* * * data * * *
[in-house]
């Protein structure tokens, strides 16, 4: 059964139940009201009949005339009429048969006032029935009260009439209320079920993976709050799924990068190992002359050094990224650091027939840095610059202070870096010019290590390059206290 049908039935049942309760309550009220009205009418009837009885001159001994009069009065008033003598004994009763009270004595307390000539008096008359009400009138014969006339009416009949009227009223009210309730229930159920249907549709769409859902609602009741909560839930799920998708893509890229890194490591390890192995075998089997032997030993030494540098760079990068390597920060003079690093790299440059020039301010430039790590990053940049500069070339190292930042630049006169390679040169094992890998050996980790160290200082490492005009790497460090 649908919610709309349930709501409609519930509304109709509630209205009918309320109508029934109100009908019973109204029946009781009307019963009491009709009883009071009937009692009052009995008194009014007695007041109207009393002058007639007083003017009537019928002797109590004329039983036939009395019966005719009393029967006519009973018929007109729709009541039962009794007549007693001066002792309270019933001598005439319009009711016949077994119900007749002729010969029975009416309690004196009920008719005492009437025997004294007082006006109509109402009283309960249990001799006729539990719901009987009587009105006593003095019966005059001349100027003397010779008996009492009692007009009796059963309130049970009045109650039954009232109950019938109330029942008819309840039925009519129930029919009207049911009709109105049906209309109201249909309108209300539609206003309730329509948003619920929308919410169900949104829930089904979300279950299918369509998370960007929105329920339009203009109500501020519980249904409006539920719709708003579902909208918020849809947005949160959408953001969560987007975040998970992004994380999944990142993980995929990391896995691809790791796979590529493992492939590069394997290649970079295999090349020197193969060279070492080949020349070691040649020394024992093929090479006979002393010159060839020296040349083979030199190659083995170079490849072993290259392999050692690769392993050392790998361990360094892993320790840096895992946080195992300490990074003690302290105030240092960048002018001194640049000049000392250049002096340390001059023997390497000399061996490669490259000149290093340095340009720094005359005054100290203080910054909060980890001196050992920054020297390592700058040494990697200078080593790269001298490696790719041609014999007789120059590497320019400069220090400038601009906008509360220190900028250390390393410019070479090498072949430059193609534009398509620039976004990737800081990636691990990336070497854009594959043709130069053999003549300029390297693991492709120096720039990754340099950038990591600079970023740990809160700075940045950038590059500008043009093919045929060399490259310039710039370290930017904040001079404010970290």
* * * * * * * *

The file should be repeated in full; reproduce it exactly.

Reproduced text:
[in-house]
């Protein structure tokens, strides 16, 4: 059964139940009201009949005339009429048969006032029935009260009439209320079920993976709050799924990068190992002359050094990224650091027939840095610059202070870096010019290590390059206290 049908039935049942309760309550009220009205009418009837009885001159001994009069009065008033003598004994009763009270004595307390000539008096008359009400009138014969006339009416009949009227009223009210309730229930159920249907549709769409859902609602009741909560839930799920998708893509890229890194490591390890192995075998089997032997030993030494540098760079990068390597920060003079690093790299440059020039301010430039790590990053940049500069070339190292930042630049006169390679040169094992890998050996980790160290200082490492005009790497460090 649908919610709309349930709501409609519930509304109709509630209205009918309320109508029934109100009908019973109204029946009781009307019963009491009709009883009071009937009692009052009995008194009014007695007041109207009393002058007639007083003017009537019928002797109590004329039983036939009395019966005719009393029967006519009973018929007109729709009541039962009794007549007693001066002792309270019933001598005439319009009711016949077994119900007749002729010969029975009416309690004196009920008719005492009437025997004294007082006006109509109402009283309960249990001799006729539990719901009987009587009105006593003095019966005059001349100027003397010779008996009492009692007009009796059963309130049970009045109650039954009232109950019938109330029942008819309840039925009519129930029919009207049911009709109105049906209309109201249909309108209300539609206003309730329509948003619920929308919410169900949104829930089904979300279950299918369509998370960007929105329920339009203009109500501020519980249904409006539920719709708003579902909208918020849809947005949160959408953001969560987007975040998970992004994380999944990142993980995929990391896995691809790791796979590529493992492939590069394997290649970079295999090349020197193969060279070492080949020349070691040649020394024992093929090479006979002393010159060839020296040349083979030199190659083995170079490849072993290259392999050692690769392993050392790998361990360094892993320790840096895992946080195992300490990074003690302290105030240092960048002018001194640049000049000392250049002096340390001059023997390497000399061996490669490259000149290093340095340009720094005359005054100290203080910054909060980890001196050992920054020297390592700058040494990697200078080593790269001298490696790719041609014999007789120059590497320019400069220090400038601009906008509360220190900028250390390393410019070479090498072949430059193609534009398509620039976004990737800081990636691990990336070497854009594959043709130069053999003549300029390297693991492709120096720039990754340099950038990591600079970023740990809160700075940045950038590059500008043009093919045929060399490259310039710039370290930017904040001079404010970290």